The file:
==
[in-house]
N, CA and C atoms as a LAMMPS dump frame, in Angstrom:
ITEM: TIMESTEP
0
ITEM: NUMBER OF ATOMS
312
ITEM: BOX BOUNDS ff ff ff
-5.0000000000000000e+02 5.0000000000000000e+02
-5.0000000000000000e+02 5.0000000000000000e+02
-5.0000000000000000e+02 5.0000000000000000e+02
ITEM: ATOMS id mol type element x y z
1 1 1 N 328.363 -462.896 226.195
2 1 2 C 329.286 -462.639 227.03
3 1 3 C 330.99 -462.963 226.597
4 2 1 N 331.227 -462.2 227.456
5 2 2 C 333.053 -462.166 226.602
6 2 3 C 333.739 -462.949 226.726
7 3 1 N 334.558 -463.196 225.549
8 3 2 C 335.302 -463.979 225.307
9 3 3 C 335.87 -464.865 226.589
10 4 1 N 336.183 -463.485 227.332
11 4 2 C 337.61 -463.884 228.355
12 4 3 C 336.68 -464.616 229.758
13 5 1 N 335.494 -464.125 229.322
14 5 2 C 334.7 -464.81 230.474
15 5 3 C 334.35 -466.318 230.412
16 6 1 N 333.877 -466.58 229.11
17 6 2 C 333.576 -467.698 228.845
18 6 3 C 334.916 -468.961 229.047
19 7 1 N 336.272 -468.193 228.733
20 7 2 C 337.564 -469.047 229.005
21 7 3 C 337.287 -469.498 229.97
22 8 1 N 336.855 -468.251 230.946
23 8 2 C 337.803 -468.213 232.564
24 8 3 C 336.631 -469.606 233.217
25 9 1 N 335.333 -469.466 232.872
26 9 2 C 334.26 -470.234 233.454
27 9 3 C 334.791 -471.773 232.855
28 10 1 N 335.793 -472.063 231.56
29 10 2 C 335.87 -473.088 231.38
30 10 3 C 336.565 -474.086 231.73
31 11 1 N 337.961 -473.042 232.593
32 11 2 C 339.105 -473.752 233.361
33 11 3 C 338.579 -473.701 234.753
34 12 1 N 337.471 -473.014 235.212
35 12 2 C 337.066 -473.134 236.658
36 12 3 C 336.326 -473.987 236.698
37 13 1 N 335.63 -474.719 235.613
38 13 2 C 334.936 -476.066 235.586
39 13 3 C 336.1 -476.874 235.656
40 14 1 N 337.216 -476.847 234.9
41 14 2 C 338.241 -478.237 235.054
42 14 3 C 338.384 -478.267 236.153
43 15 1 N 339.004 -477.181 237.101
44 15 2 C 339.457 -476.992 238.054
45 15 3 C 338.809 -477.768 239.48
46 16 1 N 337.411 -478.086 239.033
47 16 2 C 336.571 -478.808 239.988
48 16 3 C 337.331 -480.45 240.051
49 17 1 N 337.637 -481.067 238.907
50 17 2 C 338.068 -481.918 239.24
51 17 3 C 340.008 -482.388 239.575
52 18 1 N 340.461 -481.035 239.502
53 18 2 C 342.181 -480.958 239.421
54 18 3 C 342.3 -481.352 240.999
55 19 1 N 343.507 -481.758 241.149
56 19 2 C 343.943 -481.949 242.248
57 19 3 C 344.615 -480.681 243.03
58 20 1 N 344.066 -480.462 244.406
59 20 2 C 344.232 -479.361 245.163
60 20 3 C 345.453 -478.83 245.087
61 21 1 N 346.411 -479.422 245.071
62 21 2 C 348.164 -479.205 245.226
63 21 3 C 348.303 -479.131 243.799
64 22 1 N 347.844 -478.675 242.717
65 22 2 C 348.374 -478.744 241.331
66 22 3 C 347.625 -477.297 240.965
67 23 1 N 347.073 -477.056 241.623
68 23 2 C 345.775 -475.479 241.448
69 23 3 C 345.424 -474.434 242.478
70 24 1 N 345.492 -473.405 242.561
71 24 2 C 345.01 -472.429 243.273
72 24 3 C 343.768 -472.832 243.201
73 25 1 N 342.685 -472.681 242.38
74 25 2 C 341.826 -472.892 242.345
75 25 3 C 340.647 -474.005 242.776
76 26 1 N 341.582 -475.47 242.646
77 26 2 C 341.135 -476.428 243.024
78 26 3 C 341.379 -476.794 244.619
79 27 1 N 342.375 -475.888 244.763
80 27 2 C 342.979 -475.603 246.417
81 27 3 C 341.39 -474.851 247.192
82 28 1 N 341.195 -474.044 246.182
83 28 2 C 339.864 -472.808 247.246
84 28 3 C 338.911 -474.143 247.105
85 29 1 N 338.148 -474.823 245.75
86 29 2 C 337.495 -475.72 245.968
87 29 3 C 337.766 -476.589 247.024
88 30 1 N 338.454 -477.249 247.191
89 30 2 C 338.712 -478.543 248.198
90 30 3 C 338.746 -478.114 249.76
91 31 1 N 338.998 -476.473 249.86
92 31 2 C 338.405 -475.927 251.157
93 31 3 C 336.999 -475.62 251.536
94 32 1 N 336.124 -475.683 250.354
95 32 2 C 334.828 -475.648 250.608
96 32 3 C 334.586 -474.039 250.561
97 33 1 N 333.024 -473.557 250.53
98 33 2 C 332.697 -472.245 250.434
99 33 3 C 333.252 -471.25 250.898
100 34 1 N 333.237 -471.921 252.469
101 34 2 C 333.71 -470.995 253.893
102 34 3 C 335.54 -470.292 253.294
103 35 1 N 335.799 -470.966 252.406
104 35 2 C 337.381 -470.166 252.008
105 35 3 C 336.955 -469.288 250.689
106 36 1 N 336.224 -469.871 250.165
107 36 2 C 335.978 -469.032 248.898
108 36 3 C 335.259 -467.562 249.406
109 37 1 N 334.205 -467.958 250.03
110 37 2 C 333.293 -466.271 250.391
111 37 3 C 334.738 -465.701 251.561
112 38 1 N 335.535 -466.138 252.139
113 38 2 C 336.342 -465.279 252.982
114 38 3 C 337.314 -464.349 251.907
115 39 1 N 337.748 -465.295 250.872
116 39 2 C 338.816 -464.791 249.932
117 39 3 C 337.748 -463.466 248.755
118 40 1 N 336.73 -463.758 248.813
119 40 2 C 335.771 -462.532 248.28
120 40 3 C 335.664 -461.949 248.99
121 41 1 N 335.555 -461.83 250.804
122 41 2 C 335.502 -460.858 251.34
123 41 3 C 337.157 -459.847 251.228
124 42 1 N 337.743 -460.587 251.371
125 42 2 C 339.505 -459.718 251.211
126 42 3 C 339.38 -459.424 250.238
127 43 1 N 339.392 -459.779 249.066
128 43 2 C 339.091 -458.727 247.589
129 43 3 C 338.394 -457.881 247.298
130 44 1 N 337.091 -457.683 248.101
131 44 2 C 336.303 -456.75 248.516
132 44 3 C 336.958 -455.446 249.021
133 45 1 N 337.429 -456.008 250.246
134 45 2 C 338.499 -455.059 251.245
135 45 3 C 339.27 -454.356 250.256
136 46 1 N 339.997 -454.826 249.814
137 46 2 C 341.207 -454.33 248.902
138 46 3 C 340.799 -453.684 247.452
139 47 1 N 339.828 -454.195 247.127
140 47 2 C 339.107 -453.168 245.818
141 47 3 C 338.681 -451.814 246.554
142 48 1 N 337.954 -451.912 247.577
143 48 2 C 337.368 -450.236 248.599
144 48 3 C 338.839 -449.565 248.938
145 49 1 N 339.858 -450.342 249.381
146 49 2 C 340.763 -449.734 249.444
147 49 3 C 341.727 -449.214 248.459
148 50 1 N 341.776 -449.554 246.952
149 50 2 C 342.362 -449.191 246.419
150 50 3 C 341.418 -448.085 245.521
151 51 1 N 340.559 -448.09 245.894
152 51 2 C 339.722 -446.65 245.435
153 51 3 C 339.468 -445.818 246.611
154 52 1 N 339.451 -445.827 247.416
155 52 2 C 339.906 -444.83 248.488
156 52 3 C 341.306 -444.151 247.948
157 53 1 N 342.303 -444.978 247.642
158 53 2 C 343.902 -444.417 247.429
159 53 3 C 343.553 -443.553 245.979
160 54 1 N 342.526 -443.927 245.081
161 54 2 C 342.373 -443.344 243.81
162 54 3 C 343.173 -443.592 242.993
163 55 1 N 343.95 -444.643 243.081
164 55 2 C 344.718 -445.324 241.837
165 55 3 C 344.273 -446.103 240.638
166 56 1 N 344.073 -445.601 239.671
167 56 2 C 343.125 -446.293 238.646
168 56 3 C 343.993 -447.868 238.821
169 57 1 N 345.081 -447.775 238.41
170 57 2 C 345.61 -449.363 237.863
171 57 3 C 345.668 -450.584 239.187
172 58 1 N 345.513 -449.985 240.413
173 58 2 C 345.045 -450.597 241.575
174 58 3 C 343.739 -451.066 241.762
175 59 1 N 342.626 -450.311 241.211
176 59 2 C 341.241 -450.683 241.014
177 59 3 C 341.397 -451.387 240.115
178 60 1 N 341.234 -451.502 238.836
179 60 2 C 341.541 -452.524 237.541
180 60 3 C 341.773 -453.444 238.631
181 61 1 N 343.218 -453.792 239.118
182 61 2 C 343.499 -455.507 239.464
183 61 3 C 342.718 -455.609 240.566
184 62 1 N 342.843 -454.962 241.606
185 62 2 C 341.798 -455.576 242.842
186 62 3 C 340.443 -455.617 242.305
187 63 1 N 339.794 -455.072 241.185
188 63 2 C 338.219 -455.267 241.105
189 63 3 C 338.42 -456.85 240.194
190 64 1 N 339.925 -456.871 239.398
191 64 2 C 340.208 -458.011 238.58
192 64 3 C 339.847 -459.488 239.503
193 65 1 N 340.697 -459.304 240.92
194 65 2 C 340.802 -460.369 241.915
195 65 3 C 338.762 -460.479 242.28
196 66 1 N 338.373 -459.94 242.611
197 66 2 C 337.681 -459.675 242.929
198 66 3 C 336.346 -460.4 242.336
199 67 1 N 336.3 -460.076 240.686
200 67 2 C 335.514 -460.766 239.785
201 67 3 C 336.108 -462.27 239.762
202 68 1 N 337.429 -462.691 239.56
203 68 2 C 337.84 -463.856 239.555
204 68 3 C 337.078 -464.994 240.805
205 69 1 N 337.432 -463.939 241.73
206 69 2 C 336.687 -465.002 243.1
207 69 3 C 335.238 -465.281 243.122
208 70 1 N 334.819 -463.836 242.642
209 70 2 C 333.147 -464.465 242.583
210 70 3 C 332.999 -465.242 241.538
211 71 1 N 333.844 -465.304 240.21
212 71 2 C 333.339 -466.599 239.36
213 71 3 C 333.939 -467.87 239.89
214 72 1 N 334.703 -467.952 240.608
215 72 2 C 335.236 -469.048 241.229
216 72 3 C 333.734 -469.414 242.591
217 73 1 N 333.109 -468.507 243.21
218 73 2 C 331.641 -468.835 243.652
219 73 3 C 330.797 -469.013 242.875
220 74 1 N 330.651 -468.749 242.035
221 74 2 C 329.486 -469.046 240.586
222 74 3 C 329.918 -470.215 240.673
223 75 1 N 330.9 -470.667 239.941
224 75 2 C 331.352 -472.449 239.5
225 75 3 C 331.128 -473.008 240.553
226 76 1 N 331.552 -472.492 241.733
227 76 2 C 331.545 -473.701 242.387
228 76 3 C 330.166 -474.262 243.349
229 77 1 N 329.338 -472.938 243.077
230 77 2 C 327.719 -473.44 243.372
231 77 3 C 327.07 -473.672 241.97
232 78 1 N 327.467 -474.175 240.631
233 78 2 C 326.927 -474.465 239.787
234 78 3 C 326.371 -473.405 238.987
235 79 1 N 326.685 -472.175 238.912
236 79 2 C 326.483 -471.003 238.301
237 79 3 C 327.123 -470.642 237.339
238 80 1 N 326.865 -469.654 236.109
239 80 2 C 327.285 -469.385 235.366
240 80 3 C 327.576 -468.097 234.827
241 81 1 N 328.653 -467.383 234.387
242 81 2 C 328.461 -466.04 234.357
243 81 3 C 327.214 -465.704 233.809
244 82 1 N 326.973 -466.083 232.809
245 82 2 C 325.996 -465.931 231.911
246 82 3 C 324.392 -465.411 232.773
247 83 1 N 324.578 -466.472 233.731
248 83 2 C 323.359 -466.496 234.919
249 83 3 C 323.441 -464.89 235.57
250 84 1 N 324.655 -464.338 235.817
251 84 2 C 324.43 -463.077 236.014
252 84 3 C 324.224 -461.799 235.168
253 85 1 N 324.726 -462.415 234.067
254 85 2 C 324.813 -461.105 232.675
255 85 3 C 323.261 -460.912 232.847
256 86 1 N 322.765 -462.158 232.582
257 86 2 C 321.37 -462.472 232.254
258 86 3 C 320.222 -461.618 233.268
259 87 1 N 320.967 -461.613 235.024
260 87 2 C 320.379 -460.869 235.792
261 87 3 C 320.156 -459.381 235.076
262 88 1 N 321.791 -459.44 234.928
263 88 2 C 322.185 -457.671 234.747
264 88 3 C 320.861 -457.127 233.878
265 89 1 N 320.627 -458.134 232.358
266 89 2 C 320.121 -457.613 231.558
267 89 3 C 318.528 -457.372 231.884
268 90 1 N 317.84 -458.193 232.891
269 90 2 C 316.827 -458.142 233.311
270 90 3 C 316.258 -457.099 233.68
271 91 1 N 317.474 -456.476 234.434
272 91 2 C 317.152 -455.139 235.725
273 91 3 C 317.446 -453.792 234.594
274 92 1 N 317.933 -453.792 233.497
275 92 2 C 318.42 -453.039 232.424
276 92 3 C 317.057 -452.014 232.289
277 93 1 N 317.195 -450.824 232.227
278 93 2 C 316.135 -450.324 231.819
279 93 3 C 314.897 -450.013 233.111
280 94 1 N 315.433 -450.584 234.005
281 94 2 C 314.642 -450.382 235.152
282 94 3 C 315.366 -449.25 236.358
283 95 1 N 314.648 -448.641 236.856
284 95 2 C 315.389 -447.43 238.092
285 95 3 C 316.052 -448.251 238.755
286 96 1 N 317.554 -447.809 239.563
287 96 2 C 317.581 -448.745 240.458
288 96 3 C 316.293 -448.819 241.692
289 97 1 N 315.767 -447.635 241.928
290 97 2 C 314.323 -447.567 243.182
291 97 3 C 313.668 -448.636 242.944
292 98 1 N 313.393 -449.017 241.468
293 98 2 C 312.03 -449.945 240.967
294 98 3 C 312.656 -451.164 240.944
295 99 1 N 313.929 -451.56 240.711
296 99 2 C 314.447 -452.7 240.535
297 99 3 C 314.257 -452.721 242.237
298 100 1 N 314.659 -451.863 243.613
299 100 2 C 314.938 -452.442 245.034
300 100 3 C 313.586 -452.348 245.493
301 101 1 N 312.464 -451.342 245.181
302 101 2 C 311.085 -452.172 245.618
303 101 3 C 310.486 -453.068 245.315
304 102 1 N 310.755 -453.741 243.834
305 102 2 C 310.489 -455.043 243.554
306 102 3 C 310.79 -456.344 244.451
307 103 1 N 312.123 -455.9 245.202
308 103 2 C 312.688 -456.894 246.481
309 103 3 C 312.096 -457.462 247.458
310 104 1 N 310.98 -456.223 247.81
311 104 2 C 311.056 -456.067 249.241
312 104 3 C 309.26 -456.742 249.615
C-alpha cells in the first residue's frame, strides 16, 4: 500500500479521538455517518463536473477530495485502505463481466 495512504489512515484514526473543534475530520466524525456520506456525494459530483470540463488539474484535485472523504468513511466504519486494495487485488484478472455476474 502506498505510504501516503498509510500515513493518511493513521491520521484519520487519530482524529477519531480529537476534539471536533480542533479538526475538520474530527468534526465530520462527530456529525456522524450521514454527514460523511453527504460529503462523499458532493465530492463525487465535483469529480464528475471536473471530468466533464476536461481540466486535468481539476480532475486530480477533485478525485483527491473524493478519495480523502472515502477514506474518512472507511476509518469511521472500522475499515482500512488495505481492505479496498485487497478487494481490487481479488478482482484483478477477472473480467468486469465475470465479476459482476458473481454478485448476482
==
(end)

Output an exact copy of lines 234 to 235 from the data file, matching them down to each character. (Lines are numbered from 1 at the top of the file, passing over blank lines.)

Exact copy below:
223 75 1 N 330.9 -470.667 239.941
224 75 2 C 331.352 -472.449 239.5